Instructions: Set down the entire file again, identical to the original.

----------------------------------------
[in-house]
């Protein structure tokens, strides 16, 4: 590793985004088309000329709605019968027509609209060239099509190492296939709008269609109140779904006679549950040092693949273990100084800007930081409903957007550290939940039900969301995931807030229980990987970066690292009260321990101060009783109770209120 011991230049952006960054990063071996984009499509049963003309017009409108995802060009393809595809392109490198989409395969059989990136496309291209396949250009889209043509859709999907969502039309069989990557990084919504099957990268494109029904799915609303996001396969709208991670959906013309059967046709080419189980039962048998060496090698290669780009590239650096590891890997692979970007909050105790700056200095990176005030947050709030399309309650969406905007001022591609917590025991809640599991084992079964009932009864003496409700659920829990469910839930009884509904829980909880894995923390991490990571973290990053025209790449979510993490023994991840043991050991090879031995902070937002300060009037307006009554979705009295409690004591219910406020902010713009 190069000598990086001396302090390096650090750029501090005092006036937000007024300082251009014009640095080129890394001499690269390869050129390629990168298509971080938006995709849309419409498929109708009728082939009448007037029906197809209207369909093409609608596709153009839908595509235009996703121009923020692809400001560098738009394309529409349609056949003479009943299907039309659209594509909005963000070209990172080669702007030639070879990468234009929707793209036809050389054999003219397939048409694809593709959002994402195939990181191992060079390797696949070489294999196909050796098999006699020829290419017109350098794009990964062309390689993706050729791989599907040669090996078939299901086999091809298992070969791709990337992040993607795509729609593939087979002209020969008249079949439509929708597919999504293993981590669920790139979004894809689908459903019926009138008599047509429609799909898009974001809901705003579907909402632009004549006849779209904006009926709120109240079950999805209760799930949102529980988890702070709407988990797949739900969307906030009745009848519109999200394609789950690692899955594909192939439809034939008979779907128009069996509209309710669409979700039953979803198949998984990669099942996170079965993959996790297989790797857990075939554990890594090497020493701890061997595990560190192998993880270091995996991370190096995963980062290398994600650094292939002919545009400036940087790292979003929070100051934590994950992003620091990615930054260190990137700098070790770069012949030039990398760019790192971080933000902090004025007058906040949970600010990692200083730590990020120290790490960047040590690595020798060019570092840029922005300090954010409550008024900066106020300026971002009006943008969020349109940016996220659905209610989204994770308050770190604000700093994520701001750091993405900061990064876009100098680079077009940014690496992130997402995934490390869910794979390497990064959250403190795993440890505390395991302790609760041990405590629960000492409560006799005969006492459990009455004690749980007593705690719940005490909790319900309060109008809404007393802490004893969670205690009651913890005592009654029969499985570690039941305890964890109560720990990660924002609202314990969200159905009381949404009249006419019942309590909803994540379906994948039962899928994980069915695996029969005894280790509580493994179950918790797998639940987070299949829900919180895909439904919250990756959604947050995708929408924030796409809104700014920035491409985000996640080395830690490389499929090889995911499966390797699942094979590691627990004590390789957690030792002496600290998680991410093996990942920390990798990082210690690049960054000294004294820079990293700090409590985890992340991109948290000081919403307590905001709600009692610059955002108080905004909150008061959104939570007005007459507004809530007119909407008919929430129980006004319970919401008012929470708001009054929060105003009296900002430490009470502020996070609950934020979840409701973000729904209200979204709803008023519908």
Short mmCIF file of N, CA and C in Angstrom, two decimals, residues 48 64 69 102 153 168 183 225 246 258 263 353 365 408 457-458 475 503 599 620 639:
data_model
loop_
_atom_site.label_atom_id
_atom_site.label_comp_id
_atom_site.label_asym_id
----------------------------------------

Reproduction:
[in-house]
């Protein structure tokens, strides 16, 4: 590793985004088309000329709605019968027509609209060239099509190492296939709008269609109140779904006679549950040092693949273990100084800007930081409903957007550290939940039900969301995931807030229980990987970066690292009260321990101060009783109770209120 011991230049952006960054990063071996984009499509049963003309017009409108995802060009393809595809392109490198989409395969059989990136496309291209396949250009889209043509859709999907969502039309069989990557990084919504099957990268494109029904799915609303996001396969709208991670959906013309059967046709080419189980039962048998060496090698290669780009590239650096590891890997692979970007909050105790700056200095990176005030947050709030399309309650969406905007001022591609917590025991809640599991084992079964009932009864003496409700659920829990469910839930009884509904829980909880894995923390991490990571973290990053025209790449979510993490023994991840043991050991090879031995902070937002300060009037307006009554979705009295409690004591219910406020902010713009 190069000598990086001396302090390096650090750029501090005092006036937000007024300082251009014009640095080129890394001499690269390869050129390629990168298509971080938006995709849309419409498929109708009728082939009448007037029906197809209207369909093409609608596709153009839908595509235009996703121009923020692809400001560098738009394309529409349609056949003479009943299907039309659209594509909005963000070209990172080669702007030639070879990468234009929707793209036809050389054999003219397939048409694809593709959002994402195939990181191992060079390797696949070489294999196909050796098999006699020829290419017109350098794009990964062309390689993706050729791989599907040669090996078939299901086999091809298992070969791709990337992040993607795509729609593939087979002209020969008249079949439509929708597919999504293993981590669920790139979004894809689908459903019926009138008599047509429609799909898009974001809901705003579907909402632009004549006849779209904006009926709120109240079950999805209760799930949102529980988890702070709407988990797949739900969307906030009745009848519109999200394609789950690692899955594909192939439809034939008979779907128009069996509209309710669409979700039953979803198949998984990669099942996170079965993959996790297989790797857990075939554990890594090497020493701890061997595990560190192998993880270091995996991370190096995963980062290398994600650094292939002919545009400036940087790292979003929070100051934590994950992003620091990615930054260190990137700098070790770069012949030039990398760019790192971080933000902090004025007058906040949970600010990692200083730590990020120290790490960047040590690595020798060019570092840029922005300090954010409550008024900066106020300026971002009006943008969020349109940016996220659905209610989204994770308050770190604000700093994520701001750091993405900061990064876009100098680079077009940014690496992130997402995934490390869910794979390497990064959250403190795993440890505390395991302790609760041990405590629960000492409560006799005969006492459990009455004690749980007593705690719940005490909790319900309060109008809404007393802490004893969670205690009651913890005592009654029969499985570690039941305890964890109560720990990660924002609202314990969200159905009381949404009249006419019942309590909803994540379906994948039962899928994980069915695996029969005894280790509580493994179950918790797998639940987070299949829900919180895909439904919250990756959604947050995708929408924030796409809104700014920035491409985000996640080395830690490389499929090889995911499966390797699942094979590691627990004590390789957690030792002496600290998680991410093996990942920390990798990082210690690049960054000294004294820079990293700090409590985890992340991109948290000081919403307590905001709600009692610059955002108080905004909150008061959104939570007005007459507004809530007119909407008919929430129980006004319970919401008012929470708001009054929060105003009296900002430490009470502020996070609950934020979840409701973000729904209200979204709803008023519908």
Short mmCIF file of N, CA and C in Angstrom, two decimals, residues 48 64 69 102 153 168 183 225 246 258 263 353 365 408 457-458 475 503 599 620 639:
data_model
loop_
_atom_site.label_atom_id
_atom_site.label_comp_id
_atom_site.label_asym_id